June 1968
Volume 7, Issue 3
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Articles  |   June 1968
An Electron Microscopic Study of Synapse Formation, Receptor Outer Segment Development, and other Aspects of Developing Mouse Retina
Author Affiliations
  • JOHN W. OLNEY
    Departments of Psychiatry and Ophthalmology, Washington University School of Medicine St. Louis, Mo. 63110
Investigative Ophthalmology & Visual Science June 1968, Vol.7, 250-268. doi:
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      JOHN W. OLNEY; An Electron Microscopic Study of Synapse Formation, Receptor Outer Segment Development, and other Aspects of Developing Mouse Retina. Invest. Ophthalmol. Vis. Sci. 1968;7(3):250-268.

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      © ARVO (1962-2015); The Authors (2016-present)

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Abstract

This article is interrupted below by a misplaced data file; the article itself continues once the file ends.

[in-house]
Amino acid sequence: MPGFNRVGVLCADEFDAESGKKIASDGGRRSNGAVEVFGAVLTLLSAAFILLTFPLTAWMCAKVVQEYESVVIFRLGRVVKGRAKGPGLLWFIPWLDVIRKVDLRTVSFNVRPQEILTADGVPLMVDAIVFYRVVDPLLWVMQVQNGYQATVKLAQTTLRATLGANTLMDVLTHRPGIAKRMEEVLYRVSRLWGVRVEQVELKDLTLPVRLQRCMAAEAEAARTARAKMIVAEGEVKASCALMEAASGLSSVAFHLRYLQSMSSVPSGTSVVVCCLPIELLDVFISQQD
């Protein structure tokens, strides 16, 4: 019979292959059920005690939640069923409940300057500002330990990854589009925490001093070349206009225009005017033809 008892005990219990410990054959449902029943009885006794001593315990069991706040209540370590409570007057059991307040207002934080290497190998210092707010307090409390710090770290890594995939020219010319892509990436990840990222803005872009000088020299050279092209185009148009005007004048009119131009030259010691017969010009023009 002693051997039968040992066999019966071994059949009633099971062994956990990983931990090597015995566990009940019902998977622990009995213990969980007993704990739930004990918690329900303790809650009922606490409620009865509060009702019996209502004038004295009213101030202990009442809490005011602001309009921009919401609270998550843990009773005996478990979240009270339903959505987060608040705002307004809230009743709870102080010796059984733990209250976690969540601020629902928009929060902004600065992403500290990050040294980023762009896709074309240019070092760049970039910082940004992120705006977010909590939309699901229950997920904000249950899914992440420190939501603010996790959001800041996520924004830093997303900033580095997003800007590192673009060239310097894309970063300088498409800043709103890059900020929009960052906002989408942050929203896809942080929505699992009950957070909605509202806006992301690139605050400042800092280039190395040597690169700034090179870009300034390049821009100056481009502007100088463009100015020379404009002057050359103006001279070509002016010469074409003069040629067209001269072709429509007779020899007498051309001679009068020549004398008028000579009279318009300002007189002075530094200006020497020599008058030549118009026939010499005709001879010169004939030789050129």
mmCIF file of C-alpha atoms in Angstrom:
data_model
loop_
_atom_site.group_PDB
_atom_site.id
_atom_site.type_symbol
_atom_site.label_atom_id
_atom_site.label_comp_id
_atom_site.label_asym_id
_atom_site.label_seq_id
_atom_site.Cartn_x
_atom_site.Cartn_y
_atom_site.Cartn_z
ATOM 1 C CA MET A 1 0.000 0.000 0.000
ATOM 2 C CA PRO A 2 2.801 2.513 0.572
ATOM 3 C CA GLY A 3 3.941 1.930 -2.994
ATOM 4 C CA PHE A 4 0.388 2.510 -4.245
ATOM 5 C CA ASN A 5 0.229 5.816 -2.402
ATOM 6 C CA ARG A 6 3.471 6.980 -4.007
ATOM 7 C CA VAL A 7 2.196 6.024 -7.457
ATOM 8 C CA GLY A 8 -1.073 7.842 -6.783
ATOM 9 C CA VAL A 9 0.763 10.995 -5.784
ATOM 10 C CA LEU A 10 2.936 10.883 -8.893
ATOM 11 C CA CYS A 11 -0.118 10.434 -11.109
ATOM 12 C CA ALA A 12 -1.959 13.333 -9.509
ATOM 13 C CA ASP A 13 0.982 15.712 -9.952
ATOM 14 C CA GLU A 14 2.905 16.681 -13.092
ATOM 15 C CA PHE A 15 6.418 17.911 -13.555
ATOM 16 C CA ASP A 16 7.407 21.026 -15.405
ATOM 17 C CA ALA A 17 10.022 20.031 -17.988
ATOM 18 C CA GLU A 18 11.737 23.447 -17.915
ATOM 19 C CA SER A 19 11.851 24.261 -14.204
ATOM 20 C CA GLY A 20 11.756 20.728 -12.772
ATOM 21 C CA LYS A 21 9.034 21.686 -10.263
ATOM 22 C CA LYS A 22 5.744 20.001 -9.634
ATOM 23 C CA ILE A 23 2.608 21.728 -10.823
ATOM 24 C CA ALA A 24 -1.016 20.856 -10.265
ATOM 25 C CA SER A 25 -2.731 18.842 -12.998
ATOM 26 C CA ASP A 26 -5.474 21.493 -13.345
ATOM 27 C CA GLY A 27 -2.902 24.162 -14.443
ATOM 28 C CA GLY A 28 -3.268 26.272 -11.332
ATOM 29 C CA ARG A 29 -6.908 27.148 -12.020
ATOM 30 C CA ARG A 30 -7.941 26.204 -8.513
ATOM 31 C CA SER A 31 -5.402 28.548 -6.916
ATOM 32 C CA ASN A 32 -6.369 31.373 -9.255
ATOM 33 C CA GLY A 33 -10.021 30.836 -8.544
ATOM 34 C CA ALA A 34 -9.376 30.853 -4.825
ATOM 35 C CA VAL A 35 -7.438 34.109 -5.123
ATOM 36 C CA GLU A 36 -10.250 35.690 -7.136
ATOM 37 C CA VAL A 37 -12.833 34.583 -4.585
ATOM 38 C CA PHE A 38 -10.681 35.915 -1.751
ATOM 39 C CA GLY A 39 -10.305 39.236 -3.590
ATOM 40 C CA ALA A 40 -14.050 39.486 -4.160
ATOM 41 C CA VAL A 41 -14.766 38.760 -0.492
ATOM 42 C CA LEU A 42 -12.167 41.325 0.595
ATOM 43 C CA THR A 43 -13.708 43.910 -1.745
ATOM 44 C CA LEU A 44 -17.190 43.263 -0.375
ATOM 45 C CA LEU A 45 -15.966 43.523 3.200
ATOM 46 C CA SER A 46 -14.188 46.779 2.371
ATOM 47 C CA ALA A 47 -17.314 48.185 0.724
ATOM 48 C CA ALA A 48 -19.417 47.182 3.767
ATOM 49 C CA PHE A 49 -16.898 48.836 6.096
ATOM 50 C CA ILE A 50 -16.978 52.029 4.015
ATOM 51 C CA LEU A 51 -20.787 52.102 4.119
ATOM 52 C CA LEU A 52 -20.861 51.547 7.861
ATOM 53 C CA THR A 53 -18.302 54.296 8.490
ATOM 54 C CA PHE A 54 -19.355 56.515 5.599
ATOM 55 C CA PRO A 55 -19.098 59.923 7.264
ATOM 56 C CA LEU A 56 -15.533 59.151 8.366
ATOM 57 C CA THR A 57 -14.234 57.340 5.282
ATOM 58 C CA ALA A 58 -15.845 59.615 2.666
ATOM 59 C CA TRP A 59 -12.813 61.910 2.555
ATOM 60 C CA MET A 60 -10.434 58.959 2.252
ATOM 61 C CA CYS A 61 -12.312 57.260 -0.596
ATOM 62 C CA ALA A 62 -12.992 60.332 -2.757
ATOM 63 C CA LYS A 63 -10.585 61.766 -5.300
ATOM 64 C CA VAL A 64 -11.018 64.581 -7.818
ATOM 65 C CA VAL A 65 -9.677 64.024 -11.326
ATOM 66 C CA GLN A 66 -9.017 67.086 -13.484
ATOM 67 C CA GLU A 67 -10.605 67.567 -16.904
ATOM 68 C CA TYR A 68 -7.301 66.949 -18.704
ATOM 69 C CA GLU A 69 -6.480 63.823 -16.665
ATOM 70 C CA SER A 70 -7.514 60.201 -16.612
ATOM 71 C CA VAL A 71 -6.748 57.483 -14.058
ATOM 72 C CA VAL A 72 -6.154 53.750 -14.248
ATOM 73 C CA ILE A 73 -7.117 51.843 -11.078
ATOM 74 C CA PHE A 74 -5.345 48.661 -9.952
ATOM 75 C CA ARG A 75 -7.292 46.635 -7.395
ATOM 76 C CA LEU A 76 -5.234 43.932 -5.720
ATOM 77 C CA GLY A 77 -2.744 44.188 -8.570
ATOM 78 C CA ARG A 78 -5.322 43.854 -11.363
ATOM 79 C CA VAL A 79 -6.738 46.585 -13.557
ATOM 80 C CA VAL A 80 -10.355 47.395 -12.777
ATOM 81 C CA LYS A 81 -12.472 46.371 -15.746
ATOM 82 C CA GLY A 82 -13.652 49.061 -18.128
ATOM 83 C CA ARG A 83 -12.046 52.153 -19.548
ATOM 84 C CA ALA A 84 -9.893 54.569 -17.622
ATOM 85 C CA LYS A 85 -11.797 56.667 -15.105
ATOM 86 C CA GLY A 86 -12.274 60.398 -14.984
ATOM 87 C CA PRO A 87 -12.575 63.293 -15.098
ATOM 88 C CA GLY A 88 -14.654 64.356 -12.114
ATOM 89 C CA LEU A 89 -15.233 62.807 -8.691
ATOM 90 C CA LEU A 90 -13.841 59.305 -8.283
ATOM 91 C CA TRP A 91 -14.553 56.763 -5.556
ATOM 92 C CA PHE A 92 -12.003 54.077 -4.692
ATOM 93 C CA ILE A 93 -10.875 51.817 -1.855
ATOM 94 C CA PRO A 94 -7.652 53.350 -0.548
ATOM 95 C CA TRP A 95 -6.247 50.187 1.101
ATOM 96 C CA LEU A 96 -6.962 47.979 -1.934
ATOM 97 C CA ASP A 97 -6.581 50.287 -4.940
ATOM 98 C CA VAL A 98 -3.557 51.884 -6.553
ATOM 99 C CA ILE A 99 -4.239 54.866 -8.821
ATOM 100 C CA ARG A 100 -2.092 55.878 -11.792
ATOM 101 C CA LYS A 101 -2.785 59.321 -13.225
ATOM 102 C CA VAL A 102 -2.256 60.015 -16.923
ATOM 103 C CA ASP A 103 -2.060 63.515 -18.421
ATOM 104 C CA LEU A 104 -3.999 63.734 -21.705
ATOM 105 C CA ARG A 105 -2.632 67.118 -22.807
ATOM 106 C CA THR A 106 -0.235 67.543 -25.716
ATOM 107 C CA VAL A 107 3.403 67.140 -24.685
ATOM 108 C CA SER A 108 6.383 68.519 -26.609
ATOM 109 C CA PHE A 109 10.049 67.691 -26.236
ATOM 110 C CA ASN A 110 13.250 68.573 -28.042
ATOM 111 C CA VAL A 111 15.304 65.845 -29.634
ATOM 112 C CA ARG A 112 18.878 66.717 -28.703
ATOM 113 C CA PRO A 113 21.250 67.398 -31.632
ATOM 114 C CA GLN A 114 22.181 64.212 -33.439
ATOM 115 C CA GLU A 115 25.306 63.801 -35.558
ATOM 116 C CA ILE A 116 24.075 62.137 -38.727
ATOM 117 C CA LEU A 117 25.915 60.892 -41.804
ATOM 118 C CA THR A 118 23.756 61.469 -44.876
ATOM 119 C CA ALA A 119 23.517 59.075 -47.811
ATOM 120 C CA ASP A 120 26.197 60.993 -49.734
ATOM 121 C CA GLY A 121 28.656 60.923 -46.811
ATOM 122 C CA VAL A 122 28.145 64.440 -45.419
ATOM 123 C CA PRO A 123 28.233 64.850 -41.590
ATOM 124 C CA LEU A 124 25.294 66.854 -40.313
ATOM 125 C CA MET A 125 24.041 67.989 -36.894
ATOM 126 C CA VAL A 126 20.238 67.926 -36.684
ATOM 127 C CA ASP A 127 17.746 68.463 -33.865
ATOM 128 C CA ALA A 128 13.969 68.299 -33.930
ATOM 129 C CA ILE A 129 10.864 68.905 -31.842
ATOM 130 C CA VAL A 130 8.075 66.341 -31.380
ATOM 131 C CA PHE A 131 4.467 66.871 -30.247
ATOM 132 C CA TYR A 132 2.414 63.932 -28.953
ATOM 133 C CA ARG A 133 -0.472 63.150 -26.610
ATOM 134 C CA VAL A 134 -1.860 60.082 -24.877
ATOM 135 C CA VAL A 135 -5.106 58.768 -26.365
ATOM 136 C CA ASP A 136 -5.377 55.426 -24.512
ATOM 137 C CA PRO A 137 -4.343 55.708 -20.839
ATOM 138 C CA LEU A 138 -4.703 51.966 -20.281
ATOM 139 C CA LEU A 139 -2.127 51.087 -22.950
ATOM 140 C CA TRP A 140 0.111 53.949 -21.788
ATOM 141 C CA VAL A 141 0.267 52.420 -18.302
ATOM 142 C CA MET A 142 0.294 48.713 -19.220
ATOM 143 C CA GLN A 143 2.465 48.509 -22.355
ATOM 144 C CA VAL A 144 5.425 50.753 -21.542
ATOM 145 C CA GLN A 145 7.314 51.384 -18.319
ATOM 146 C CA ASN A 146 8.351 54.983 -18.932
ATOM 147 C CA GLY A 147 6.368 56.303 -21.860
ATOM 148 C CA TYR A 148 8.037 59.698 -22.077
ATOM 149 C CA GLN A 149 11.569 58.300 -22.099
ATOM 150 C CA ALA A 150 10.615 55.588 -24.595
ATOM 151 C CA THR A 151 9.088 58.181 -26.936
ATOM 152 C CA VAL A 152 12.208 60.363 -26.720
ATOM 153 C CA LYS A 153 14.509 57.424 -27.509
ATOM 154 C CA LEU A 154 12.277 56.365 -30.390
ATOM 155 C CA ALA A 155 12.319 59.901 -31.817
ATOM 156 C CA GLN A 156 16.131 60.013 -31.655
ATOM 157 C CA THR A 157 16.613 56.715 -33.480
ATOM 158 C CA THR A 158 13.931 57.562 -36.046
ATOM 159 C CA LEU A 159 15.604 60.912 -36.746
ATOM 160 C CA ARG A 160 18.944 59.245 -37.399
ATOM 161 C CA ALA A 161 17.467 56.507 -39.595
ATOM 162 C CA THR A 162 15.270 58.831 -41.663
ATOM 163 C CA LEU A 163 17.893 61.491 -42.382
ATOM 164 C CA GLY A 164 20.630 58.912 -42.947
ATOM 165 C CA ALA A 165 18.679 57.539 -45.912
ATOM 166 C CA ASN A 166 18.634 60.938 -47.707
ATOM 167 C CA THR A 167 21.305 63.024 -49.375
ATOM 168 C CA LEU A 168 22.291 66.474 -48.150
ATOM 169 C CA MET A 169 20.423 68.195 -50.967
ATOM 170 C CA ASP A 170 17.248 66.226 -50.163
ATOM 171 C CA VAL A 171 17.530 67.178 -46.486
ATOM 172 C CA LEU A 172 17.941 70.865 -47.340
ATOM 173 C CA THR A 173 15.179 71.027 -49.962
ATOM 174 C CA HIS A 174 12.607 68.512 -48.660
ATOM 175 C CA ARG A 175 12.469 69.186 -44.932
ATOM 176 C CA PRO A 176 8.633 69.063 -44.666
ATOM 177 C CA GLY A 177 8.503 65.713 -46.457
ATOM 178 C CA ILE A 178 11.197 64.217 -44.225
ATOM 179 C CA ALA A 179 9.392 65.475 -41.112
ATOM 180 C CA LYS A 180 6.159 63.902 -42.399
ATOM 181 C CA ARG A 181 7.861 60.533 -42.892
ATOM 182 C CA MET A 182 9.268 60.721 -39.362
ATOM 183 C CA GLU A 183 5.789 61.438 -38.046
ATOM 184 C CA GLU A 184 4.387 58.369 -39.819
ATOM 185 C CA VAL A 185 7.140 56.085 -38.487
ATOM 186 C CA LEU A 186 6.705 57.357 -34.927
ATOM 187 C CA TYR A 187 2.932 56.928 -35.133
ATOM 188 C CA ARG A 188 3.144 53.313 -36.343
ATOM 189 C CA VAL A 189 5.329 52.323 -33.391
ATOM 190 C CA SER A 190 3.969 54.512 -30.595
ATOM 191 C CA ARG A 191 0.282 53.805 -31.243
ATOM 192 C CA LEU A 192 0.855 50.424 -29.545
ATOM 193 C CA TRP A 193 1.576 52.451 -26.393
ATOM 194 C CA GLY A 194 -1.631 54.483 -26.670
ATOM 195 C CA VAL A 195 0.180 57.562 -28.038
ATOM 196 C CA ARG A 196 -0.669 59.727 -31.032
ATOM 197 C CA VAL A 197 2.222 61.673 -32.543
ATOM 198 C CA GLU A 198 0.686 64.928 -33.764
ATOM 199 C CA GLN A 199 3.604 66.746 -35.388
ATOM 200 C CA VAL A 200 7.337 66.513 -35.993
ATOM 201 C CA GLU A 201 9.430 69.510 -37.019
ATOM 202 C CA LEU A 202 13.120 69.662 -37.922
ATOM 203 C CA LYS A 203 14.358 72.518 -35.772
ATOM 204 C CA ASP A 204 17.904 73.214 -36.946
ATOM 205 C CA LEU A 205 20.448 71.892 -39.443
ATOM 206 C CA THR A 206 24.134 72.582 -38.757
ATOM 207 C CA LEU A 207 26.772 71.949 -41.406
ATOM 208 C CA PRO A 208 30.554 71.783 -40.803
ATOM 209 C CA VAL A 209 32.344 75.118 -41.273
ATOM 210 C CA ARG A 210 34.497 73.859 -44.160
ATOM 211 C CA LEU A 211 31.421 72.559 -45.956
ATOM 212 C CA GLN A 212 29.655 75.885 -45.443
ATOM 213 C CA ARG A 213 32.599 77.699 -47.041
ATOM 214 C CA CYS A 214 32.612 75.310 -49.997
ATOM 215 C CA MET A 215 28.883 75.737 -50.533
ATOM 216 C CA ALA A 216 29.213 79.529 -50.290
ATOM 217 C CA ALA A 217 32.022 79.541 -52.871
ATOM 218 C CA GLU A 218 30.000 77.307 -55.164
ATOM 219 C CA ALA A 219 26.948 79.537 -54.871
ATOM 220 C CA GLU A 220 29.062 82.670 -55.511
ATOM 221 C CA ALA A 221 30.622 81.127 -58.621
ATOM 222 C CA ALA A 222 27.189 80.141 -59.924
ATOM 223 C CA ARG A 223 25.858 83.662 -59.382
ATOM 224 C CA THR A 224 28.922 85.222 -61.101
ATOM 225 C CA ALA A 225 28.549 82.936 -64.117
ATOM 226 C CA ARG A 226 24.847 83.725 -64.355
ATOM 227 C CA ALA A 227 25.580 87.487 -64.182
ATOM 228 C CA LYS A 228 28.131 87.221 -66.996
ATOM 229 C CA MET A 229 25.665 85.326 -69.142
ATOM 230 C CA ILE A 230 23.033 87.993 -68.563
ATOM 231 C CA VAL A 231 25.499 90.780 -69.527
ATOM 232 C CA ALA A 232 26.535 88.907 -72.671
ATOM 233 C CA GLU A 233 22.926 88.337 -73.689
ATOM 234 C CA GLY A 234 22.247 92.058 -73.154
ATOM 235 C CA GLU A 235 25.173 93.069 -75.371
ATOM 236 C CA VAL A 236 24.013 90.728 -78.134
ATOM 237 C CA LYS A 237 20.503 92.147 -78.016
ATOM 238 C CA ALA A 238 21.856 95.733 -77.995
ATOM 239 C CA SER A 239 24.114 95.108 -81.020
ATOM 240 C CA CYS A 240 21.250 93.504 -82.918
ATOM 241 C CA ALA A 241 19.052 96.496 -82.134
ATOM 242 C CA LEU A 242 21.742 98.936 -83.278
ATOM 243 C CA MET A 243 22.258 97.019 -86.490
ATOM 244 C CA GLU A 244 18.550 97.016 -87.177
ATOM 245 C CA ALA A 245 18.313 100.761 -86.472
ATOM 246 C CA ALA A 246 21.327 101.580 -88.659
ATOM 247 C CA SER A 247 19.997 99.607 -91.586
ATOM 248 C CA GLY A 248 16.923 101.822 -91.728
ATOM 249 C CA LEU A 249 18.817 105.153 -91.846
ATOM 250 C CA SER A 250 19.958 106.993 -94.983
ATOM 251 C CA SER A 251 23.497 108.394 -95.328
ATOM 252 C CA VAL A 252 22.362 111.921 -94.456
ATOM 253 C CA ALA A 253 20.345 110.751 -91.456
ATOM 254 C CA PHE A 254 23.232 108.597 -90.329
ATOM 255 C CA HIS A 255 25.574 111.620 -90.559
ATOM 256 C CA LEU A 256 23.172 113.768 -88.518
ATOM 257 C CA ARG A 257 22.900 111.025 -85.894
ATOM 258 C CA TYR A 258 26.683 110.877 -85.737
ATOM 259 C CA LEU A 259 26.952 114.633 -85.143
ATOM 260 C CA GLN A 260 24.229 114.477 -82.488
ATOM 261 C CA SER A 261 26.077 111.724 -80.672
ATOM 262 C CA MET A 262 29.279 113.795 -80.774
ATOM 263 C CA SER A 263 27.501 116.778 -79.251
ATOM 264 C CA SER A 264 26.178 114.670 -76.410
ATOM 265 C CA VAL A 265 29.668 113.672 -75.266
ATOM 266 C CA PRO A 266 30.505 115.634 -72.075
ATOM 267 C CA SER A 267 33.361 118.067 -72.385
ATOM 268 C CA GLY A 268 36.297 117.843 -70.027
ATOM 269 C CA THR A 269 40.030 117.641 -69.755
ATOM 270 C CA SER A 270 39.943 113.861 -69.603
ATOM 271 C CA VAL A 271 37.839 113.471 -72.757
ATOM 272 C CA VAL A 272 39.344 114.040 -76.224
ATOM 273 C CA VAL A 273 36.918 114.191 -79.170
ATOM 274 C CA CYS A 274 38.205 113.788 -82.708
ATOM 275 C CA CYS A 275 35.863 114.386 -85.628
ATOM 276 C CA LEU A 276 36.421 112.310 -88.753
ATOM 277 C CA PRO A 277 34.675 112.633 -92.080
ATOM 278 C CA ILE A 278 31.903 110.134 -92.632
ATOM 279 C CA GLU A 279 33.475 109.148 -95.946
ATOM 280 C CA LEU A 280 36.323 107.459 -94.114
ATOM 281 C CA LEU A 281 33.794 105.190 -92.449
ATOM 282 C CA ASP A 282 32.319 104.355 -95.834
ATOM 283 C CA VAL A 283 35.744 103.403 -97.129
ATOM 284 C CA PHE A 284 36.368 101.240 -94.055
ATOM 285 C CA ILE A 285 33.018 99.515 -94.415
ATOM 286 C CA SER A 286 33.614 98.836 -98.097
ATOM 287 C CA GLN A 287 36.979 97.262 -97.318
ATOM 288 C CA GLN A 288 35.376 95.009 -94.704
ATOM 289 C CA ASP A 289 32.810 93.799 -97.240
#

Synapse formation and several other developmental features of potential functional significance were followed by electron microscopy in mouse retina through the postnatal developmental period. Tight junctions between pigment epithelial cells, which are postulated to play a possible role in blood retina barriers, were well established in the newborn animal. Observations pertaining to receptor outer segment development indicated that saccule formation began between the fifth and sixth postnatal days and appeared to occur by a process of plasma membrane invagination. The formation of various types of synaptic complexes in both plexiform layers was studied in an attempt to ascertain the sequence in which these complexes mature in developing retina. Although layering phenomena observed with the light microscope suggest that retinal maturation proceeds from inner to outer levels of the retina, with ganglion cells maturing first and receptors last, this did not appear to be the sequence with which synapses matured. Synaptic developments began early and proceeded rapidly in receptor terminals in contrast to inner retinal components which showed a relative lag in achieving synaptic maturity. This finding is discussed in light of certain electroretinographic data on developing retina which suggest that at least some aspects of functional maturation proceed centripetally from outer to inner levels of the retina.

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